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Evaluating inoculation methods to infect sugar beet with Fusarium oxysporum F. Sp. betae and F. secorum. / Qi, Aiming; Lai, Xiao; Liu, Yangxi; E. del Rio Mendoza, Luis ; Liu, Zhaohui; Lin, Zhulu; F. R. Khan, Mohamed.

In: Plant Disease, 05.01.2020.

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Qi, Aiming ; Lai, Xiao ; Liu, Yangxi ; E. del Rio Mendoza, Luis ; Liu, Zhaohui ; Lin, Zhulu ; F. R. Khan, Mohamed. / Evaluating inoculation methods to infect sugar beet with Fusarium oxysporum F. Sp. betae and F. secorum. In: Plant Disease. 2020.

Bibtex

@article{2f1d30debf874cf4a687375261ce9163,
title = "Evaluating inoculation methods to infect sugar beet with Fusarium oxysporum F. Sp. betae and F. secorum",
abstract = "Minnesota and North Dakota combined contain 55% of the sugar beet production area in the USA, contributing to 49% of the nation{\textquoteright}s sugar beet production in 2018. Fusarium diseases caused by Fusarium oxysporum f. sp. betae and F. secorum on sugar beet can cause significant reduction in both root yield and sucrose concentration and purity. The objective of this research was to identify an alternative artificial inoculation method to induce Fusarium diseases on sugar beet leaves and roots caused by both Fusarium species in greenhouse conditions to better aid in research efforts. We tested four inoculation methods, including barley to seed, barley to root, drenching, and cutting and compared them with the conventional root-dipping inoculation method. The inoculation method of placing Fusarium colonized barley seeds close to sugar beet seeds (barley to seed) caused similar levels of symptom severities both on leaves and roots as the root-dipping method. As the traditional root dipping method involves a laborious transplant process, use of infected barley seed as inoculum may serve as an alternative method in the evaluation of host resistance and pathogen virulence among Fusarium diseases by Fusarium spp. on sugar beet at the seed/seedling stage. ",
keywords = "sugar beet, Fusarium secorum, Fusarium oxysporum, Disease",
author = "Aiming Qi and Xiao Lai and Yangxi Liu and {E. del Rio Mendoza}, Luis and Zhaohui Liu and Zhulu Lin and {F. R. Khan}, Mohamed",
year = "2020",
month = jan,
day = "5",
doi = "10.1094/PDIS-09-19-1895-RE",
language = "English",
journal = "Plant Disease",
issn = "0191-2917",
publisher = "American Phytopathological Society",

}

RIS

TY - JOUR

T1 - Evaluating inoculation methods to infect sugar beet with Fusarium oxysporum F. Sp. betae and F. secorum

AU - Qi, Aiming

AU - Lai, Xiao

AU - Liu, Yangxi

AU - E. del Rio Mendoza, Luis

AU - Liu, Zhaohui

AU - Lin, Zhulu

AU - F. R. Khan, Mohamed

PY - 2020/1/5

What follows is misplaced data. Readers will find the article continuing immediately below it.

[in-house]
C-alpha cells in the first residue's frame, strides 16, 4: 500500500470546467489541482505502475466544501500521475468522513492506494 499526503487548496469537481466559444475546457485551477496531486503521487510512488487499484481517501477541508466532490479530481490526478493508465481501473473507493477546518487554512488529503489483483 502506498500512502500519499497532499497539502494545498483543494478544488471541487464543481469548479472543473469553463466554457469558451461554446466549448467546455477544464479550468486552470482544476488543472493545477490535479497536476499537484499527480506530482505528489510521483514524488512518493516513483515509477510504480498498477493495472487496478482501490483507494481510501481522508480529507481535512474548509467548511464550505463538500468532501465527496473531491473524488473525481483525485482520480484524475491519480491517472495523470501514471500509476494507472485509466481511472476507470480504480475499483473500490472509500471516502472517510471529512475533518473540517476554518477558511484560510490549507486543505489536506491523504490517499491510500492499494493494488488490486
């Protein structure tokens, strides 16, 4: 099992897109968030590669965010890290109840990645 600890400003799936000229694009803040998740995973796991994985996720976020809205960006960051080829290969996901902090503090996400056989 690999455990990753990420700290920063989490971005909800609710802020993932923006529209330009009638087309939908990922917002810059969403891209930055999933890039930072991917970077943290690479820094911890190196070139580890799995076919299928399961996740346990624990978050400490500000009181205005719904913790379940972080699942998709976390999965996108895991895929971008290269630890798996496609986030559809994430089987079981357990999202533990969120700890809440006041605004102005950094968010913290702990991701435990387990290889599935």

Y1 - 2020/1/5

N2 - Minnesota and North Dakota combined contain 55% of the sugar beet production area in the USA, contributing to 49% of the nation’s sugar beet production in 2018. Fusarium diseases caused by Fusarium oxysporum f. sp. betae and F. secorum on sugar beet can cause significant reduction in both root yield and sucrose concentration and purity. The objective of this research was to identify an alternative artificial inoculation method to induce Fusarium diseases on sugar beet leaves and roots caused by both Fusarium species in greenhouse conditions to better aid in research efforts. We tested four inoculation methods, including barley to seed, barley to root, drenching, and cutting and compared them with the conventional root-dipping inoculation method. The inoculation method of placing Fusarium colonized barley seeds close to sugar beet seeds (barley to seed) caused similar levels of symptom severities both on leaves and roots as the root-dipping method. As the traditional root dipping method involves a laborious transplant process, use of infected barley seed as inoculum may serve as an alternative method in the evaluation of host resistance and pathogen virulence among Fusarium diseases by Fusarium spp. on sugar beet at the seed/seedling stage.

AB - Minnesota and North Dakota combined contain 55% of the sugar beet production area in the USA, contributing to 49% of the nation’s sugar beet production in 2018. Fusarium diseases caused by Fusarium oxysporum f. sp. betae and F. secorum on sugar beet can cause significant reduction in both root yield and sucrose concentration and purity. The objective of this research was to identify an alternative artificial inoculation method to induce Fusarium diseases on sugar beet leaves and roots caused by both Fusarium species in greenhouse conditions to better aid in research efforts. We tested four inoculation methods, including barley to seed, barley to root, drenching, and cutting and compared them with the conventional root-dipping inoculation method. The inoculation method of placing Fusarium colonized barley seeds close to sugar beet seeds (barley to seed) caused similar levels of symptom severities both on leaves and roots as the root-dipping method. As the traditional root dipping method involves a laborious transplant process, use of infected barley seed as inoculum may serve as an alternative method in the evaluation of host resistance and pathogen virulence among Fusarium diseases by Fusarium spp. on sugar beet at the seed/seedling stage.

KW - sugar beet

KW - Fusarium secorum

KW - Fusarium oxysporum

KW - Disease

U2 - 10.1094/PDIS-09-19-1895-RE

DO - 10.1094/PDIS-09-19-1895-RE

M3 - Article

JO - Plant Disease

JF - Plant Disease

SN - 0191-2917

ER -